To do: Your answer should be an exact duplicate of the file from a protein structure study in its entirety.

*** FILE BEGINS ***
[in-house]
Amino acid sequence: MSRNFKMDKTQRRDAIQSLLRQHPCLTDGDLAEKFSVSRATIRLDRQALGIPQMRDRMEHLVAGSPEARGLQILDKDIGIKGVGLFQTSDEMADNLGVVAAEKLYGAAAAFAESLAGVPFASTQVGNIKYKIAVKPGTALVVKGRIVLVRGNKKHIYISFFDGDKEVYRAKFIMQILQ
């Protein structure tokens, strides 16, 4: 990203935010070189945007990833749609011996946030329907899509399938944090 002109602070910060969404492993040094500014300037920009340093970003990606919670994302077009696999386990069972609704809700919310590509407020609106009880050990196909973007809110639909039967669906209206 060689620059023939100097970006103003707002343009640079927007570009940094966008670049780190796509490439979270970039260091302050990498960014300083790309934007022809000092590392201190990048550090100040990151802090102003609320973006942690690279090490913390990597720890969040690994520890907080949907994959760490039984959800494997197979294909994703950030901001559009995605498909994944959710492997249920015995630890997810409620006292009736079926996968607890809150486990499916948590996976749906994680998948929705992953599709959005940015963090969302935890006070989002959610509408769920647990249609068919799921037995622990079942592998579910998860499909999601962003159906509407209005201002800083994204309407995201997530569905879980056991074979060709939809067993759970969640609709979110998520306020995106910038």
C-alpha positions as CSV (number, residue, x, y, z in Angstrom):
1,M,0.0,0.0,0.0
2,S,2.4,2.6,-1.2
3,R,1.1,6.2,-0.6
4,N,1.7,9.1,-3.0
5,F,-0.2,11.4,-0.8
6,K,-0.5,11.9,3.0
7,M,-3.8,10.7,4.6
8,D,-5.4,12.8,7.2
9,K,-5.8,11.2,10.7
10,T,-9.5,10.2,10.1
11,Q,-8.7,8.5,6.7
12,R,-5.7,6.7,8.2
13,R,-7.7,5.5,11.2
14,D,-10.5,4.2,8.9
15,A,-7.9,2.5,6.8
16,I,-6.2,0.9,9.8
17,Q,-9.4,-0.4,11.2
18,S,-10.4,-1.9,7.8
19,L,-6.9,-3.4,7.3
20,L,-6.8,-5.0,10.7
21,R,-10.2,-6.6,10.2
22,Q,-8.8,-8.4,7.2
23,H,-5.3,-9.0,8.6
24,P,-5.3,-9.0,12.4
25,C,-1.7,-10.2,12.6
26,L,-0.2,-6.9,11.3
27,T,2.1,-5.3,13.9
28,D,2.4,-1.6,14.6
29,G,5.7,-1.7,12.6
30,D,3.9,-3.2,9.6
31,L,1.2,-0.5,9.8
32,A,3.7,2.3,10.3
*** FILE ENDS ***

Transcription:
[in-house]
Amino acid sequence: MSRNFKMDKTQRRDAIQSLLRQHPCLTDGDLAEKFSVSRATIRLDRQALGIPQMRDRMEHLVAGSPEARGLQILDKDIGIKGVGLFQTSDEMADNLGVVAAEKLYGAAAAFAESLAGVPFASTQVGNIKYKIAVKPGTALVVKGRIVLVRGNKKHIYISFFDGDKEVYRAKFIMQILQ
């Protein structure tokens, strides 16, 4: 990203935010070189945007990833749609011996946030329907899509399938944090 002109602070910060969404492993040094500014300037920009340093970003990606919670994302077009696999386990069972609704809700919310590509407020609106009880050990196909973007809110639909039967669906209206 060689620059023939100097970006103003707002343009640079927007570009940094966008670049780190796509490439979270970039260091302050990498960014300083790309934007022809000092590392201190990048550090100040990151802090102003609320973006942690690279090490913390990597720890969040690994520890907080949907994959760490039984959800494997197979294909994703950030901001559009995605498909994944959710492997249920015995630890997810409620006292009736079926996968607890809150486990499916948590996976749906994680998948929705992953599709959005940015963090969302935890006070989002959610509408769920647990249609068919799921037995622990079942592998579910998860499909999601962003159906509407209005201002800083994204309407995201997530569905879980056991074979060709939809067993759970969640609709979110998520306020995106910038």
C-alpha positions as CSV (number, residue, x, y, z in Angstrom):
1,M,0.0,0.0,0.0
2,S,2.4,2.6,-1.2
3,R,1.1,6.2,-0.6
4,N,1.7,9.1,-3.0
5,F,-0.2,11.4,-0.8
6,K,-0.5,11.9,3.0
7,M,-3.8,10.7,4.6
8,D,-5.4,12.8,7.2
9,K,-5.8,11.2,10.7
10,T,-9.5,10.2,10.1
11,Q,-8.7,8.5,6.7
12,R,-5.7,6.7,8.2
13,R,-7.7,5.5,11.2
14,D,-10.5,4.2,8.9
15,A,-7.9,2.5,6.8
16,I,-6.2,0.9,9.8
17,Q,-9.4,-0.4,11.2
18,S,-10.4,-1.9,7.8
19,L,-6.9,-3.4,7.3
20,L,-6.8,-5.0,10.7
21,R,-10.2,-6.6,10.2
22,Q,-8.8,-8.4,7.2
23,H,-5.3,-9.0,8.6
24,P,-5.3,-9.0,12.4
25,C,-1.7,-10.2,12.6
26,L,-0.2,-6.9,11.3
27,T,2.1,-5.3,13.9
28,D,2.4,-1.6,14.6
29,G,5.7,-1.7,12.6
30,D,3.9,-3.2,9.6
31,L,1.2,-0.5,9.8
32,A,3.7,2.3,10.3